According to the Institute of Medicine, a whopping 100 million Americans—that’s one in three—suffer from some sort of chronic pain. And if you’re one of them, chances are at least one doctor has told you, “It’s all in your head.”
The trick is that chronic pain wears many disguises. Sometimes chronic pain is psychosomatic, which does not mean it’s all in your head or that you’re faking (that’s another term: malingering), but does mean that your very real pain is caused by psychological factors, like stress or depression.
Other times, to everyone’s befuddlement, pain is caused by a mysterious injury that may or may not be visible on x-rays or MRIs. In other cases, there’s an underlying condition, like arthritis, fibromyalgia, or neuropathy. And if those weren’t enough options, sometimes chronic pain stems from damage to the nerves and spinal cord—the pain system itself.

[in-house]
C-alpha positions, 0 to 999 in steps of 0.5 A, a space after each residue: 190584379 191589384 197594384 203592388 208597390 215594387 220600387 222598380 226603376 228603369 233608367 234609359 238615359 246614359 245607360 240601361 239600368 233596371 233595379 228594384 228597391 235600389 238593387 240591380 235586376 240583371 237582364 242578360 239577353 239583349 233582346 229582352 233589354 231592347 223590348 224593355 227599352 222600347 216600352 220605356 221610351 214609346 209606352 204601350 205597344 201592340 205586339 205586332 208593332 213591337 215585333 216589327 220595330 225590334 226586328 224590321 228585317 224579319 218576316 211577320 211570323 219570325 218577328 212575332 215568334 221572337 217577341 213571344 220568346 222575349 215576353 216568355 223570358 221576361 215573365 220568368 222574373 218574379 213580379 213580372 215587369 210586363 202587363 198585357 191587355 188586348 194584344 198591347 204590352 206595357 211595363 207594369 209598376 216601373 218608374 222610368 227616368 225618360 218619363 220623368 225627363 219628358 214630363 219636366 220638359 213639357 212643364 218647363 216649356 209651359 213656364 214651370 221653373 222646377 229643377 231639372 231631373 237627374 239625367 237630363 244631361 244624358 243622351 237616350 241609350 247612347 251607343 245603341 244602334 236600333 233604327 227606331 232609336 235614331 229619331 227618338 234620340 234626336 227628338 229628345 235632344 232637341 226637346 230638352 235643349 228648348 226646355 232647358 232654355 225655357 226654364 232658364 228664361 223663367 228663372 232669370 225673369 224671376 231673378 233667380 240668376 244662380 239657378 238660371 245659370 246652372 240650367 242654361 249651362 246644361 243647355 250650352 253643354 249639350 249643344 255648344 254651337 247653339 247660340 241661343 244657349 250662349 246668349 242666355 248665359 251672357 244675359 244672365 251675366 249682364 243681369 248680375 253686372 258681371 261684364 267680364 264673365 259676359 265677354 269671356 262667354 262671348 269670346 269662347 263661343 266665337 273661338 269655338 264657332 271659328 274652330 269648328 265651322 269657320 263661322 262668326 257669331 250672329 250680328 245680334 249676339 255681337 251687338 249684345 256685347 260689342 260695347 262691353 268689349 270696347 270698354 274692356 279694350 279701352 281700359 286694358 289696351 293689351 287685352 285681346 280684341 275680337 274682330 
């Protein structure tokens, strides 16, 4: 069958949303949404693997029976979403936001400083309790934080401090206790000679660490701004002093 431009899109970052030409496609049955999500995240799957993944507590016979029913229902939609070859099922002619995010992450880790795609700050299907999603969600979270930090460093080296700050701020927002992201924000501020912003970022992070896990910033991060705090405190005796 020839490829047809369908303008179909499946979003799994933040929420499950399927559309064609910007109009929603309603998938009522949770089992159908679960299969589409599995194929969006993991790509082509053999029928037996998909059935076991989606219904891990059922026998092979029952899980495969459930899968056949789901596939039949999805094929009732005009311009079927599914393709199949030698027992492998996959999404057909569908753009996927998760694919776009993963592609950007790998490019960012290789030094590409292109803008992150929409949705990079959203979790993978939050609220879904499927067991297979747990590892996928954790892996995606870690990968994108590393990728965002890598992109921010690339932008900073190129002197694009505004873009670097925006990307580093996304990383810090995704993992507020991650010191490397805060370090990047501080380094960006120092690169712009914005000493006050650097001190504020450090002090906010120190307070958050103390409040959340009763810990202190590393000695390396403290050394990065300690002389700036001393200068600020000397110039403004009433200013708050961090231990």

In the comprehensive book that inspired some of these tips, Managing Pain Before It Manages You, Dr. Margaret A. Caudill likens chronic pain to a fire alarm that keeps clanging long after the fire is out.
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